The inflatable kayaks -- such as beach rafts with sides -- gave the most heart-pounding ride.  It's only you and a tiny bit of plastic careering through the rapids.  When the waves of white water flake and assault, the key is to throw hard.  "No lily dipping," manual Marci Whittman told us before we put off the first day.  "No tea-and- crumpet maneuvering. "

Two days later Sam wiped out at the start of the very technical (river-speak for hazardous ) of the rapids, Eye of the Needle, sending him swimming through water.

At the bottom of the fast, he happily climbed back into his kayak.  The manuals were impressed.  His mom was unnerved.  Sam had a blast.  "That was great," he explained.

But the very best ride, as far as we were concerned, was at the dories.  Even Sam and 15-year-old Adam Mowery agreed.  "The dories were awesome," Adam said.

Since the wooden boats are inflexible , they don't bend into the waves, which makes the extremities considerably higher and the falls like a mini roller coaster.  And to find the best ride of the manuals let us ride the bow.  That usually means wrap your legs round the prow, catching onto a rope and riding the ship a enjoy bucking bronco.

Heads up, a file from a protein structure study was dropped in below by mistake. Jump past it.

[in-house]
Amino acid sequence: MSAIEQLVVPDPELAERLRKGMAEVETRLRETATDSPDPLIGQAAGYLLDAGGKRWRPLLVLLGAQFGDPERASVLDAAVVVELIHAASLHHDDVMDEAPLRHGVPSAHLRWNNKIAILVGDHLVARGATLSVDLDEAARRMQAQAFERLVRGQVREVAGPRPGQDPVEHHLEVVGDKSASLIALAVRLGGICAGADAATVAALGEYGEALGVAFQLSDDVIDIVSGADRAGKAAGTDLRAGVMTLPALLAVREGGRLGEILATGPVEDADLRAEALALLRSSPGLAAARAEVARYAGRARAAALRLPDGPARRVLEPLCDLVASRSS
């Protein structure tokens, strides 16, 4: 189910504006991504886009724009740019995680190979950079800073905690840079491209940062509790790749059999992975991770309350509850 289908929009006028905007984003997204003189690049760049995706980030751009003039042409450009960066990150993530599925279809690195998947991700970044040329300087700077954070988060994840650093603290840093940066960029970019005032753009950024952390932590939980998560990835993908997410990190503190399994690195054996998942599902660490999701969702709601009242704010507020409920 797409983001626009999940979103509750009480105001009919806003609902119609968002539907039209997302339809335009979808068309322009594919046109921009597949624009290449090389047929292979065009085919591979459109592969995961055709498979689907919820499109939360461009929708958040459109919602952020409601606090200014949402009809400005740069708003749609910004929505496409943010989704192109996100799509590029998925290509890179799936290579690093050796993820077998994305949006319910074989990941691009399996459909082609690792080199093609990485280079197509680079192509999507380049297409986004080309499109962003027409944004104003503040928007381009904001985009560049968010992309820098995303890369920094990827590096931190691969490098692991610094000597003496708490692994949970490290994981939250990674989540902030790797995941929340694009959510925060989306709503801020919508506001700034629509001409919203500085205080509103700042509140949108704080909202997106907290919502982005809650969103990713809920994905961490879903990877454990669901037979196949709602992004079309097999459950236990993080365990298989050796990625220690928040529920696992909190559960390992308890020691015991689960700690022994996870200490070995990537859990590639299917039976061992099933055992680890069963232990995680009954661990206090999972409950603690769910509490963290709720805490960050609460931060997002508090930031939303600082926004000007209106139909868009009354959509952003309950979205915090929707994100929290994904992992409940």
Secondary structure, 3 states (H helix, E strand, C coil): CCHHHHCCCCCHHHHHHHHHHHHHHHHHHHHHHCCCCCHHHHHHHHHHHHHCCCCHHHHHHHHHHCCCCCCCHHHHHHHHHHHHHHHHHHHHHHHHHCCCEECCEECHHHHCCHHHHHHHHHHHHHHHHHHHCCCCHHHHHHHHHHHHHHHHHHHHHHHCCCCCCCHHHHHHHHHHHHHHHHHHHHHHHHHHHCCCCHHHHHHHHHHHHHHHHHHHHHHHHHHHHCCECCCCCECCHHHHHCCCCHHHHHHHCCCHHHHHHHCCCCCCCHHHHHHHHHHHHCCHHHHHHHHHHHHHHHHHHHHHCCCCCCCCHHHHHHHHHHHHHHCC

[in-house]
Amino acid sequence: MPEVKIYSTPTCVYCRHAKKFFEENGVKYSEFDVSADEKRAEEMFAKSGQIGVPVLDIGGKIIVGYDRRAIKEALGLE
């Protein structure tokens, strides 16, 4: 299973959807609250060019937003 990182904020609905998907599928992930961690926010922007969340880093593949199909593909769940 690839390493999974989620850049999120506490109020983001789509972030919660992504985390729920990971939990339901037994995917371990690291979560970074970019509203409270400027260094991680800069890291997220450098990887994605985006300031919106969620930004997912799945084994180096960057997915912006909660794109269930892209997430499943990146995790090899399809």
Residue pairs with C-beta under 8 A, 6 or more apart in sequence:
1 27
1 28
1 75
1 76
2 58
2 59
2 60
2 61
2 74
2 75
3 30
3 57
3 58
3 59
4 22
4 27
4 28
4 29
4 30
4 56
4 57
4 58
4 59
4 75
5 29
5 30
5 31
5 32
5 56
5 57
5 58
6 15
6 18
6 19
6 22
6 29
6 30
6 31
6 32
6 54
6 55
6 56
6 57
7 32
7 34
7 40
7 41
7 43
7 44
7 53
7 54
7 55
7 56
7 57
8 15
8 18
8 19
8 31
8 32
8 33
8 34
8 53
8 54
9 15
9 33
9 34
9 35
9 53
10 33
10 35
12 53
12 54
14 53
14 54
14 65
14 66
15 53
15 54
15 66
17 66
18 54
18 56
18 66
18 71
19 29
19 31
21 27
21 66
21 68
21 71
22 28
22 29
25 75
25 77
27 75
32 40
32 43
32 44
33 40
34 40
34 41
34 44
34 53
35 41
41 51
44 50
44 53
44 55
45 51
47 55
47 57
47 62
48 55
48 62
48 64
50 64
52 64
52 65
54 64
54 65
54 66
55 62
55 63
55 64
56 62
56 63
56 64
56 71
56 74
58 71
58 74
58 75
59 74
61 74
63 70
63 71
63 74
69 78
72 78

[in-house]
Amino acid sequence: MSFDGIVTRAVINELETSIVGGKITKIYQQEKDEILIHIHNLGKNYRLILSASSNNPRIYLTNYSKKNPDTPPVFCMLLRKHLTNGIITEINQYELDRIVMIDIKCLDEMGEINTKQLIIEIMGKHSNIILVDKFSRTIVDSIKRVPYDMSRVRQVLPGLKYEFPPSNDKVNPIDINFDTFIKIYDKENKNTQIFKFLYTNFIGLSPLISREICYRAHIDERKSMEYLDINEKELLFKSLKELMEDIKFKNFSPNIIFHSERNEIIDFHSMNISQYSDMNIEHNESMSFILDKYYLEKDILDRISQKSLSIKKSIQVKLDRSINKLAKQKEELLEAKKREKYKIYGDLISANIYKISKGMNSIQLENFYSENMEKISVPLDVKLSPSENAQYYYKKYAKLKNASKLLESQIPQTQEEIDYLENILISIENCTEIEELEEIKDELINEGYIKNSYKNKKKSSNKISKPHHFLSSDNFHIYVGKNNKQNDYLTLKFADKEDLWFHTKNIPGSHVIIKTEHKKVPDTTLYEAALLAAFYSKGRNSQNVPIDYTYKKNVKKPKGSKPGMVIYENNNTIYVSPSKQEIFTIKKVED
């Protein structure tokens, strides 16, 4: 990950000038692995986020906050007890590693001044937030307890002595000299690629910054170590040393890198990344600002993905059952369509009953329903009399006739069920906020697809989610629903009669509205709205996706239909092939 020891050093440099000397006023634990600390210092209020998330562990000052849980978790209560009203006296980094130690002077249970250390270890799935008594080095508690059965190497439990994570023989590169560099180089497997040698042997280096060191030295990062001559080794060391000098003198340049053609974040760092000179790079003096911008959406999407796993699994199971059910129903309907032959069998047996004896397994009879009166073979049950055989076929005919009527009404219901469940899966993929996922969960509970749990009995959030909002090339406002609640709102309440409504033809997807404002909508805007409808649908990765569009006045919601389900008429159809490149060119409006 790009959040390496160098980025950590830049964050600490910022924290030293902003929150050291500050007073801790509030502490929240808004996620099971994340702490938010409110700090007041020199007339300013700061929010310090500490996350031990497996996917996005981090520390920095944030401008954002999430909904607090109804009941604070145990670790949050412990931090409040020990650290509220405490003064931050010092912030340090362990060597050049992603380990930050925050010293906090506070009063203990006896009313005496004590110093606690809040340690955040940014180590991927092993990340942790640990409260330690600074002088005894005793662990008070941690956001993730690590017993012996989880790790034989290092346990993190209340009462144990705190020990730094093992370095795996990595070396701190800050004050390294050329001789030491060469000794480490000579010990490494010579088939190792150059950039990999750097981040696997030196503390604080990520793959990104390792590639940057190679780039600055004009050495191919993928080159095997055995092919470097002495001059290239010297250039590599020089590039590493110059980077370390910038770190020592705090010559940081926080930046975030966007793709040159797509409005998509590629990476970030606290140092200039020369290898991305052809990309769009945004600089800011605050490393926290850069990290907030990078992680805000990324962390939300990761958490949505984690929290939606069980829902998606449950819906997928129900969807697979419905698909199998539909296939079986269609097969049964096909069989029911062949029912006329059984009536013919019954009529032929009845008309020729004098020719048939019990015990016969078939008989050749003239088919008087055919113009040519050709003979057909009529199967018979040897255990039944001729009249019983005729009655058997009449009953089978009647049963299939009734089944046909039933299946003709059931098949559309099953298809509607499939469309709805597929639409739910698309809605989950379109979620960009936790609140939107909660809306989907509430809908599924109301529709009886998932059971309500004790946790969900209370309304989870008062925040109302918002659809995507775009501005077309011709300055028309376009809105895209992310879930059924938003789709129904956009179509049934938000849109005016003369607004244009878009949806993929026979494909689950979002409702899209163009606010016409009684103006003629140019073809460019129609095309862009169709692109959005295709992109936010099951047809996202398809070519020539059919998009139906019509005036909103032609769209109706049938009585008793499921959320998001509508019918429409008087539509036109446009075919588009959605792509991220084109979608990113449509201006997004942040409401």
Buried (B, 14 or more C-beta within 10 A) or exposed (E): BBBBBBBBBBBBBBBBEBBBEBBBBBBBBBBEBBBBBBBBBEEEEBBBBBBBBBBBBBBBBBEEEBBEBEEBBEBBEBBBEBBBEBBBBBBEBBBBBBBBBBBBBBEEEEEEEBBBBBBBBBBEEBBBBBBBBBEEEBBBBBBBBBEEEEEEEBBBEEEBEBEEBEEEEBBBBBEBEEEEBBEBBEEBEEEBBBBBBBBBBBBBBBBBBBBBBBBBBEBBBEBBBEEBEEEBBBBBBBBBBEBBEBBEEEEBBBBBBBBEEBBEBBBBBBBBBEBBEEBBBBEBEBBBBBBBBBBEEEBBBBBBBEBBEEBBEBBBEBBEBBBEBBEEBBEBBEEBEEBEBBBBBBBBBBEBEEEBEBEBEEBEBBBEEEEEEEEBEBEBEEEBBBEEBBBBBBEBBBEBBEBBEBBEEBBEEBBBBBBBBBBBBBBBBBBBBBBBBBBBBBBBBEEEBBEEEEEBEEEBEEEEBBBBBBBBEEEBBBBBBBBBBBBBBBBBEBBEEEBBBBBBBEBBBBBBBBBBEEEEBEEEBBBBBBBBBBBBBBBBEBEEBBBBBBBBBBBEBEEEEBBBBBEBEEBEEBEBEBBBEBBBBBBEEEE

Follow the sun.

Aside from the occasional white water, river days were soothing stretches of lazy leisure and rocking, framed by magnificent scenery of golden hills and deep gorges.  At the start, trip leader Dow had indicated we leave against our watches.  The sun became our clock, and the plaintive note Dow hauled on his conch shell our call to meals.

We would pack up and push off after breakfast every morning, then spend a couple of hours on the lake, sometimes falling overboard for a swim to cool off.  We would stop at a sandbar for lunch and more swimming or games, then return to the river to get a few more hours.

We usually pulled up around four or five in the day, which left lots of time for onshore activities.   A couple of dads tried their luck fishing while the rest of the adults sought relief in the 95-degree-plus heat and the children horsed around at the water's edge.  Afterwards, somebody started a Wiffle-ball game.  When breeze blew the ball to the river, 13-year-old Amy Fuller yelled, "Seventh-inning stretch! " and everybody jumped into the cool water.

Finally, large clouds boiled up, bringing shade and relief, thunder and a couple of drops of rain.  It had been clear and dry.

The first night, before we got down to the work of family enjoyment, Dow discussed the hazards of onshore life.  It was pretty tame stuff -- poison ivy, hornets, the rare brown recluse and black widow spiders, and the rarer rattlesnakes.   "Don't hurt the creatures.  This is their property.  We're visitors. " Some of the parents expected the guides' reverence for the lake and its inhabitants would rub off on their children.